Need a bit of comfort after that story?! The Stiffkey Stores serves delicious homemade cakes and exceptional coffee. Phew!

Bird Watching in Stiffkey Wood

Bird Watching in Stiffkey Wood

The small North Norfolk coastal village of Stiffkey nestles between saltmarsh and deep river valley, reminiscent of Devon. A narrow band of woodland clings to the last vestiges of dry land before the saltmarsh stretches towards the sea. Stunted and aged by winter gales and salty winds the trees are battered, facing northerly lands. They are often the first landfall Norfolk’s world famous bird migrations in Spring and Autumn, when yellow browed warblers, shrikes and firecrests, blow in on winds from the east and north. Other species, like the woodcock, wait until the right moon. Author Henry Williamson lived in the village and wrote about the woodcock’s annual arrival to Stiffkey Wood.

‘It would be pleasant to be a bird-watcher for a year: to wander thoughtless through the calm sequent days of summer’s ending: mist at morning: pallid disc of sun: windless heat and light of pale blue heaven and yellow line of sand dimming to the small red smoulder of sunset: the strings of tired birds, arriving over the sea, and settling at once on the marshes and in the low sand-dunes.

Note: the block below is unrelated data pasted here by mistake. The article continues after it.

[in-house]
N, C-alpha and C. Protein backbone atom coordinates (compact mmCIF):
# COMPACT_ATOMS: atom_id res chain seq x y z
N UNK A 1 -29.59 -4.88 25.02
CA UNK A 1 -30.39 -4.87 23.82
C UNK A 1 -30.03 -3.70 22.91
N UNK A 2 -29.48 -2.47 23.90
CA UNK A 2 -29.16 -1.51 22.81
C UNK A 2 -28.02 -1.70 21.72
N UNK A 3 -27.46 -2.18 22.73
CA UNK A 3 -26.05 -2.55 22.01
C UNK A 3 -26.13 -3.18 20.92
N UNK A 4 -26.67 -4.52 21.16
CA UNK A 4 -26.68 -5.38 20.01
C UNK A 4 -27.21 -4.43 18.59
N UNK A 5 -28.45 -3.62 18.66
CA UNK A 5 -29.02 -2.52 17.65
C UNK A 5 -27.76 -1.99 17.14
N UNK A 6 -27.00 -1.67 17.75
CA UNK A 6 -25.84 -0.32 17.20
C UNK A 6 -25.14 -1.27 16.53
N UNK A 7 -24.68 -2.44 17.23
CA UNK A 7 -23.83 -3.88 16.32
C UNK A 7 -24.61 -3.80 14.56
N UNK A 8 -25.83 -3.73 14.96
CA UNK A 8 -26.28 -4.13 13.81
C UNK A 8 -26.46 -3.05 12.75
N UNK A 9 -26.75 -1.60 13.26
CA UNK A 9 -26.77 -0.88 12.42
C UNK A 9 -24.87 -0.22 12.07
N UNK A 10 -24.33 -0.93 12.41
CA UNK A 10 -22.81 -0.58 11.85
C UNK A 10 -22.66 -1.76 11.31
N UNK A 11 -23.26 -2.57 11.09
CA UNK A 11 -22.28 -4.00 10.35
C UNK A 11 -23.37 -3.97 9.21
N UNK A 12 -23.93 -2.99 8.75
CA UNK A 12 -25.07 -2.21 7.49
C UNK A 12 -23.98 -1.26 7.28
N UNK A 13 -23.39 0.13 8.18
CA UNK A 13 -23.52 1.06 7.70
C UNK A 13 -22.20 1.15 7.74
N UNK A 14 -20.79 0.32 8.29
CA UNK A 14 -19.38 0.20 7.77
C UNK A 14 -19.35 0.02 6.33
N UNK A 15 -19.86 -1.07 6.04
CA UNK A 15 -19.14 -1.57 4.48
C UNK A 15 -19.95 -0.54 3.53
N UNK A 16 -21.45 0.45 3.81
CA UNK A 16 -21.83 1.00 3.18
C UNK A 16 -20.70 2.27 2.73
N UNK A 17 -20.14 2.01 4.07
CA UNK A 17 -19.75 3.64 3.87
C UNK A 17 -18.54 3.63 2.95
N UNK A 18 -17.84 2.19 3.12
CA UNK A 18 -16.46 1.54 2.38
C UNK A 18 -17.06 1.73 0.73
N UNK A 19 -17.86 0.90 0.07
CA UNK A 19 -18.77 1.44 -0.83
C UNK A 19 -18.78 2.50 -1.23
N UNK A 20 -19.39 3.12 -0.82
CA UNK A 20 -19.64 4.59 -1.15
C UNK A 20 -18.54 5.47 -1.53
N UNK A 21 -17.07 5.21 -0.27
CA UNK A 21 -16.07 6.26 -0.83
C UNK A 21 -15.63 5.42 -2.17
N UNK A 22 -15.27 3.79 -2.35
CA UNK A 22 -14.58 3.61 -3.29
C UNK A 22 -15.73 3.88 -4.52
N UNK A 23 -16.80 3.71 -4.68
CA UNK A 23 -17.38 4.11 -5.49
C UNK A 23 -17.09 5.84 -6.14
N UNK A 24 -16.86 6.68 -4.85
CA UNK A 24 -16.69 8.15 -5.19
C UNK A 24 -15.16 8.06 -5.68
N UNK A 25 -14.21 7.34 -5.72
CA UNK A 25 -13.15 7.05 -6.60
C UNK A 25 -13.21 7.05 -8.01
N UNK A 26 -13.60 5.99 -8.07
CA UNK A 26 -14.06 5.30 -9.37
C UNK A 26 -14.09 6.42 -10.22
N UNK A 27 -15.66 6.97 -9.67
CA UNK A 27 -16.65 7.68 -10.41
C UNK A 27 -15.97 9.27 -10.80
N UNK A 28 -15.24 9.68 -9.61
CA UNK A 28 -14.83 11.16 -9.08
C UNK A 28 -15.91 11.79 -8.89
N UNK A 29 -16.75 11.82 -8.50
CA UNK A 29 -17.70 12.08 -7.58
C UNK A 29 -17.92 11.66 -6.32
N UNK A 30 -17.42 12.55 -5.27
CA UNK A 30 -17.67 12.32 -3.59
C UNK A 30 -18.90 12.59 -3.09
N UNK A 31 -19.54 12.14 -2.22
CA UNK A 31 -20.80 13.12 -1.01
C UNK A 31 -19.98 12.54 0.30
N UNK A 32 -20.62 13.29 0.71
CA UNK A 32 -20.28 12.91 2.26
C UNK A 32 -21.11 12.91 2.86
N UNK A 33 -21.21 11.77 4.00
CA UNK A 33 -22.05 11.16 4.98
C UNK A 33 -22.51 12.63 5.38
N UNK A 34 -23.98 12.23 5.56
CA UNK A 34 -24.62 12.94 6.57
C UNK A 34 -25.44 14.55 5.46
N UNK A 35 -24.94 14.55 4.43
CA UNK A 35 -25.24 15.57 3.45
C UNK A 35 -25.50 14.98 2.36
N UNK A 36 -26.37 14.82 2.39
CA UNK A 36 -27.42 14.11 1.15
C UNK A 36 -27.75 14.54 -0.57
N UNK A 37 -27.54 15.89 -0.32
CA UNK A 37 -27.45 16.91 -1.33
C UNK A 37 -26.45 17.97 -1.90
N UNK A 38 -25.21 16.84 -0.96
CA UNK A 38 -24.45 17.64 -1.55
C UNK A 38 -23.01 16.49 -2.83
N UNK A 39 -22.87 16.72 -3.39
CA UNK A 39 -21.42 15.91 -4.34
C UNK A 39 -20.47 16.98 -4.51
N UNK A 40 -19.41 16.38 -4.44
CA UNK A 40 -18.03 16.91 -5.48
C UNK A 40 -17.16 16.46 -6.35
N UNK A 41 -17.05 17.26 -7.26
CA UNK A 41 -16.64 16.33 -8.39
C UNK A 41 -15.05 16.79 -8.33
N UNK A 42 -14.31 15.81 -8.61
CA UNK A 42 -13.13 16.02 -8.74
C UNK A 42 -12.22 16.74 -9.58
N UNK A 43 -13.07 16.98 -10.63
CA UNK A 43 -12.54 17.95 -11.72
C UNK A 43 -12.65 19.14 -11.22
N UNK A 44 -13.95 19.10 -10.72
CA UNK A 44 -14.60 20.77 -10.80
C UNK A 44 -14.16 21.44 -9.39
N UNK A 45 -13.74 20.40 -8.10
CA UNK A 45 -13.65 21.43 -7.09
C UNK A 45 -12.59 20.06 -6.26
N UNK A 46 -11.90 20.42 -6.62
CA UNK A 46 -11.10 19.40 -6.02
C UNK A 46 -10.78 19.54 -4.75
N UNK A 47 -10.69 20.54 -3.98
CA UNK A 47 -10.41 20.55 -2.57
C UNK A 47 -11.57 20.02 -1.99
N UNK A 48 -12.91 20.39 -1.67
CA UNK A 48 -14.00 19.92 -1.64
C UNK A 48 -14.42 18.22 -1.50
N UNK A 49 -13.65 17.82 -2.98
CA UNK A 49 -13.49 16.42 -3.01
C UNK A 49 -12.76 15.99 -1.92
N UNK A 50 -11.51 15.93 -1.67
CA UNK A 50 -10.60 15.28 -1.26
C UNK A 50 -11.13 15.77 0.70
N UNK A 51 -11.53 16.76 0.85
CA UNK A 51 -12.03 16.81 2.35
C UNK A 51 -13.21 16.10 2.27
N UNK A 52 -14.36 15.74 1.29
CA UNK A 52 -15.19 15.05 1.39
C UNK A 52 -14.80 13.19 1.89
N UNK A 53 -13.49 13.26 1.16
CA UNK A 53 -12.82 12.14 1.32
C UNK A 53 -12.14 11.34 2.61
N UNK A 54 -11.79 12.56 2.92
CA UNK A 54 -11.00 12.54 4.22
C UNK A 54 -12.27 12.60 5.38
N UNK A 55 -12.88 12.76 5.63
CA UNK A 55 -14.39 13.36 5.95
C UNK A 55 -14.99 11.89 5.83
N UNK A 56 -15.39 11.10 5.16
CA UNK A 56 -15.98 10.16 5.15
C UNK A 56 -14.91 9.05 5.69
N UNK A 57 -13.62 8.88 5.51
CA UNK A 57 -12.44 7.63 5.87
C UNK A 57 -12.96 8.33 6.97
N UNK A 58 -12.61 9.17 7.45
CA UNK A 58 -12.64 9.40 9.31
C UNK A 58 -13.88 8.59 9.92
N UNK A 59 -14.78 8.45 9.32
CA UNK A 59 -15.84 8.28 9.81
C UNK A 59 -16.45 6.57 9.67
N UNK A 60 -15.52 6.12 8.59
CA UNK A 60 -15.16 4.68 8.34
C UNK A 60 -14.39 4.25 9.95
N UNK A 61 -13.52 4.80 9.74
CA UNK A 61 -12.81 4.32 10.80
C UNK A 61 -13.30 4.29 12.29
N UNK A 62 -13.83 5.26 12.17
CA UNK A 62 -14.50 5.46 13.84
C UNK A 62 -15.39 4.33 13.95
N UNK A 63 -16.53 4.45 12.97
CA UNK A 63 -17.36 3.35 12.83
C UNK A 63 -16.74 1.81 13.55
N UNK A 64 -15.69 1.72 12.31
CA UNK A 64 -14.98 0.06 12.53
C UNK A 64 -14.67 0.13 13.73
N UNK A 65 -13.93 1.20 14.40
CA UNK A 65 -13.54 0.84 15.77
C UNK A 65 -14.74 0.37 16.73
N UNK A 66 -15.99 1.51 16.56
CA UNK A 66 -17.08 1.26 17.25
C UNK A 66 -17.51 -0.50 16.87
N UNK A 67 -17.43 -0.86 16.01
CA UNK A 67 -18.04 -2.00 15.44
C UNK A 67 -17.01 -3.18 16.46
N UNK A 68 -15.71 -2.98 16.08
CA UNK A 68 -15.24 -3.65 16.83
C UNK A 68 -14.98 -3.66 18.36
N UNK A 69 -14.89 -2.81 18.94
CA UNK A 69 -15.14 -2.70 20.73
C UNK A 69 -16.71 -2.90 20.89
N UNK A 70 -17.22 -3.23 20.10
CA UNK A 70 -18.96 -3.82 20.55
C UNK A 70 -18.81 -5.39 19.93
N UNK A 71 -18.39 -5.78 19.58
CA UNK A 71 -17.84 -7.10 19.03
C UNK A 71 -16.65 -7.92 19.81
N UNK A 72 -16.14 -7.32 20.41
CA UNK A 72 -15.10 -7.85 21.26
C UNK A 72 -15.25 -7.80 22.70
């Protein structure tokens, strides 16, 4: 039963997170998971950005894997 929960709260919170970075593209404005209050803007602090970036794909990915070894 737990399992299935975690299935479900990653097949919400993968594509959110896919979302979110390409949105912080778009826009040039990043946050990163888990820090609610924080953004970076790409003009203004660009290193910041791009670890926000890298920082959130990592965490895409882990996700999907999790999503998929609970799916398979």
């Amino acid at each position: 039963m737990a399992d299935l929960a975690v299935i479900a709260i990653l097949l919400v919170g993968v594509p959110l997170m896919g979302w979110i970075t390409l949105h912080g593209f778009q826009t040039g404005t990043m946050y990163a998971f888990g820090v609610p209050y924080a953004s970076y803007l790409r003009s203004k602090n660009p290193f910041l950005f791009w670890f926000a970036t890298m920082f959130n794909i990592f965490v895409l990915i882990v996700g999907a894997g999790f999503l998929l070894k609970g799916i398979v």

Day after day of windless calm and of sunlight, serene and warm, as though all life were suspended on earth, save for the movement of wave and tide, the piping and passing of birds. The early autumnal days were the most beautiful for that soon the sea would be black, with white lines on shoal and sandbank, while the tractor driver on the hills fastened the sack closer round his waist, against the bitter winds. Soon through the mists would float the woodcock moon, pale and circular; and with the north-east wind would come those strange birds, with dead-leaf mottle plumage and long beaks and gentle brown eyes, flapping across the North Sea, from the forests of Norway, and the stone walls of cold fields above fiords in whose green, glissading depths great salmon moved to their spawning beds.

Soon the wind would arise, and the woodcock flights over the sea begin. Singly and twos and threes, while the moon moved up the sky wind-burnished and bright, with purple shine about its winter beginning, the woodcock would come darkly over the waves.’